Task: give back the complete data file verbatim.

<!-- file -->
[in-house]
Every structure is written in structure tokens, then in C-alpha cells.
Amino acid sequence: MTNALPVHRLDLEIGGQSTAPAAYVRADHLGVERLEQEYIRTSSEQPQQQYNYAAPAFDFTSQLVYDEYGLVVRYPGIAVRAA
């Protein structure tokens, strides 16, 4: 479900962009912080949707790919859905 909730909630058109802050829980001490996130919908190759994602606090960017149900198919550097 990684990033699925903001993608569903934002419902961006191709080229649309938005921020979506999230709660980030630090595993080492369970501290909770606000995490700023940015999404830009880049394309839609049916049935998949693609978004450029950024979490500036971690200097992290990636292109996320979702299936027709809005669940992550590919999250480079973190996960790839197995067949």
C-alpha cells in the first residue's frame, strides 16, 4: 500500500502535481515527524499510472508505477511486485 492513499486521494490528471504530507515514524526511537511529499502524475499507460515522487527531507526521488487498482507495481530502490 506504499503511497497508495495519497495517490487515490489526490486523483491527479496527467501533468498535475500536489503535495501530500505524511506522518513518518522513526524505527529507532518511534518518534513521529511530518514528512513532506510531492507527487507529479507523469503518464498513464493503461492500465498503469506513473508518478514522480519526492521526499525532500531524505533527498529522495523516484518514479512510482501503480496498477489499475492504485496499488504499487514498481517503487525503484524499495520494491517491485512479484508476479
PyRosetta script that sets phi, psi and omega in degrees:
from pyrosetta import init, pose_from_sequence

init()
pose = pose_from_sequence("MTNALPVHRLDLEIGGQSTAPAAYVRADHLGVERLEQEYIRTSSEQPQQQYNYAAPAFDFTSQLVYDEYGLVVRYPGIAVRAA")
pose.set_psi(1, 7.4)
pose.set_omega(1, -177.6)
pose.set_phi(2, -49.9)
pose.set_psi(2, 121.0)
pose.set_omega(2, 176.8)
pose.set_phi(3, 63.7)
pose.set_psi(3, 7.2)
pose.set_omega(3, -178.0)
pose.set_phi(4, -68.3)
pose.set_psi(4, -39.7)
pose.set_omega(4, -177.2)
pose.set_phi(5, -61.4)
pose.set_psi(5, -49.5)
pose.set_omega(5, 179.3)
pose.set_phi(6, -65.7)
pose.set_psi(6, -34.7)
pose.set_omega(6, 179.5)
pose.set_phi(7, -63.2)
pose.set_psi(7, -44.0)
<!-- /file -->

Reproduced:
[in-house]
Every structure is written in structure tokens, then in C-alpha cells.
Amino acid sequence: MTNALPVHRLDLEIGGQSTAPAAYVRADHLGVERLEQEYIRTSSEQPQQQYNYAAPAFDFTSQLVYDEYGLVVRYPGIAVRAA
């Protein structure tokens, strides 16, 4: 479900962009912080949707790919859905 909730909630058109802050829980001490996130919908190759994602606090960017149900198919550097 990684990033699925903001993608569903934002419902961006191709080229649309938005921020979506999230709660980030630090595993080492369970501290909770606000995490700023940015999404830009880049394309839609049916049935998949693609978004450029950024979490500036971690200097992290990636292109996320979702299936027709809005669940992550590919999250480079973190996960790839197995067949």
C-alpha cells in the first residue's frame, strides 16, 4: 500500500502535481515527524499510472508505477511486485 492513499486521494490528471504530507515514524526511537511529499502524475499507460515522487527531507526521488487498482507495481530502490 506504499503511497497508495495519497495517490487515490489526490486523483491527479496527467501533468498535475500536489503535495501530500505524511506522518513518518522513526524505527529507532518511534518518534513521529511530518514528512513532506510531492507527487507529479507523469503518464498513464493503461492500465498503469506513473508518478514522480519526492521526499525532500531524505533527498529522495523516484518514479512510482501503480496498477489499475492504485496499488504499487514498481517503487525503484524499495520494491517491485512479484508476479
PyRosetta script that sets phi, psi and omega in degrees:
from pyrosetta import init, pose_from_sequence

init()
pose = pose_from_sequence("MTNALPVHRLDLEIGGQSTAPAAYVRADHLGVERLEQEYIRTSSEQPQQQYNYAAPAFDFTSQLVYDEYGLVVRYPGIAVRAA")
pose.set_psi(1, 7.4)
pose.set_omega(1, -177.6)
pose.set_phi(2, -49.9)
pose.set_psi(2, 121.0)
pose.set_omega(2, 176.8)
pose.set_phi(3, 63.7)
pose.set_psi(3, 7.2)
pose.set_omega(3, -178.0)
pose.set_phi(4, -68.3)
pose.set_psi(4, -39.7)
pose.set_omega(4, -177.2)
pose.set_phi(5, -61.4)
pose.set_psi(5, -49.5)
pose.set_omega(5, 179.3)
pose.set_phi(6, -65.7)
pose.set_psi(6, -34.7)
pose.set_omega(6, 179.5)
pose.set_phi(7, -63.2)
pose.set_psi(7, -44.0)